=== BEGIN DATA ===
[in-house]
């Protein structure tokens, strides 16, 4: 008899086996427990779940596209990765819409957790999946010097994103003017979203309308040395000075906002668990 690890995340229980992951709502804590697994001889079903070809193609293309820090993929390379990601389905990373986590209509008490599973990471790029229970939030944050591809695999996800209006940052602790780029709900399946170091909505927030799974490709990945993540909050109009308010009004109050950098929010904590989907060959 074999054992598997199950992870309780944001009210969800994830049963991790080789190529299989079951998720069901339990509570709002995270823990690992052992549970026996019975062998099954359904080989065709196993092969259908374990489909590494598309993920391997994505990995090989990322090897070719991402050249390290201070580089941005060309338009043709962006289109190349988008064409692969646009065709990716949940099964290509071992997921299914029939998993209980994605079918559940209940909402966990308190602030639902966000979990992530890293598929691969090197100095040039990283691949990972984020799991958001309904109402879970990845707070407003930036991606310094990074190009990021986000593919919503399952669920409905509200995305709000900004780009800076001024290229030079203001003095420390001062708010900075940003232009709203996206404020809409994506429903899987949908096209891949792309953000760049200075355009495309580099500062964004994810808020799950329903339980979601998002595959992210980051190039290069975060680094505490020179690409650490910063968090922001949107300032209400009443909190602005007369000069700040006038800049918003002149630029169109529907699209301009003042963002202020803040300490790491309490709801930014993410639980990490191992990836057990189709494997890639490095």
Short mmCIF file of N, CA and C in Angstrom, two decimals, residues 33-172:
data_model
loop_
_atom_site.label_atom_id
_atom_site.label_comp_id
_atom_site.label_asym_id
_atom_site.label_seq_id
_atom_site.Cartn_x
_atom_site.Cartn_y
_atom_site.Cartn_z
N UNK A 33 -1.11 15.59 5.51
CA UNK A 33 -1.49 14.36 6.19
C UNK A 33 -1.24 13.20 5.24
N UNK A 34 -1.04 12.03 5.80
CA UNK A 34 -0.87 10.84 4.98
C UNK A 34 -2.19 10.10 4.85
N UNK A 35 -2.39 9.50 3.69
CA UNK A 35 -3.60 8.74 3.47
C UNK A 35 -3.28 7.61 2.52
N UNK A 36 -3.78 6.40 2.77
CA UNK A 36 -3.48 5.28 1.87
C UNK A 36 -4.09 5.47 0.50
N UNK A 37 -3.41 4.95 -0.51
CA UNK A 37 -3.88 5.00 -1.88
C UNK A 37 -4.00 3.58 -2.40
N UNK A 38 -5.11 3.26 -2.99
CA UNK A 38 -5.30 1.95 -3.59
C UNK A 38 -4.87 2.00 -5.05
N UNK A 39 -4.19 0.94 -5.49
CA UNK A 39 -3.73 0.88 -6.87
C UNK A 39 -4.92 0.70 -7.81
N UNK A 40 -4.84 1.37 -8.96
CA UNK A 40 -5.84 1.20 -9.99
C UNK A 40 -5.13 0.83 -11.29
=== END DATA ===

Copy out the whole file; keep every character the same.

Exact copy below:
[in-house]
């Protein structure tokens, strides 16, 4: 008899086996427990779940596209990765819409957790999946010097994103003017979203309308040395000075906002668990 690890995340229980992951709502804590697994001889079903070809193609293309820090993929390379990601389905990373986590209509008490599973990471790029229970939030944050591809695999996800209006940052602790780029709900399946170091909505927030799974490709990945993540909050109009308010009004109050950098929010904590989907060959 074999054992598997199950992870309780944001009210969800994830049963991790080789190529299989079951998720069901339990509570709002995270823990690992052992549970026996019975062998099954359904080989065709196993092969259908374990489909590494598309993920391997994505990995090989990322090897070719991402050249390290201070580089941005060309338009043709962006289109190349988008064409692969646009065709990716949940099964290509071992997921299914029939998993209980994605079918559940209940909402966990308190602030639902966000979990992530890293598929691969090197100095040039990283691949990972984020799991958001309904109402879970990845707070407003930036991606310094990074190009990021986000593919919503399952669920409905509200995305709000900004780009800076001024290229030079203001003095420390001062708010900075940003232009709203996206404020809409994506429903899987949908096209891949792309953000760049200075355009495309580099500062964004994810808020799950329903339980979601998002595959992210980051190039290069975060680094505490020179690409650490910063968090922001949107300032209400009443909190602005007369000069700040006038800049918003002149630029169109529907699209301009003042963002202020803040300490790491309490709801930014993410639980990490191992990836057990189709494997890639490095």
Short mmCIF file of N, CA and C in Angstrom, two decimals, residues 33-172:
data_model
loop_
_atom_site.label_atom_id
_atom_site.label_comp_id
_atom_site.label_asym_id
_atom_site.label_seq_id
_atom_site.Cartn_x
_atom_site.Cartn_y
_atom_site.Cartn_z
N UNK A 33 -1.11 15.59 5.51
CA UNK A 33 -1.49 14.36 6.19
C UNK A 33 -1.24 13.20 5.24
N UNK A 34 -1.04 12.03 5.80
CA UNK A 34 -0.87 10.84 4.98
C UNK A 34 -2.19 10.10 4.85
N UNK A 35 -2.39 9.50 3.69
CA UNK A 35 -3.60 8.74 3.47
C UNK A 35 -3.28 7.61 2.52
N UNK A 36 -3.78 6.40 2.77
CA UNK A 36 -3.48 5.28 1.87
C UNK A 36 -4.09 5.47 0.50
N UNK A 37 -3.41 4.95 -0.51
CA UNK A 37 -3.88 5.00 -1.88
C UNK A 37 -4.00 3.58 -2.40
N UNK A 38 -5.11 3.26 -2.99
CA UNK A 38 -5.30 1.95 -3.59
C UNK A 38 -4.87 2.00 -5.05
N UNK A 39 -4.19 0.94 -5.49
CA UNK A 39 -3.73 0.88 -6.87
C UNK A 39 -4.92 0.70 -7.81
N UNK A 40 -4.84 1.37 -8.96
CA UNK A 40 -5.84 1.20 -9.99
C UNK A 40 -5.13 0.83 -11.29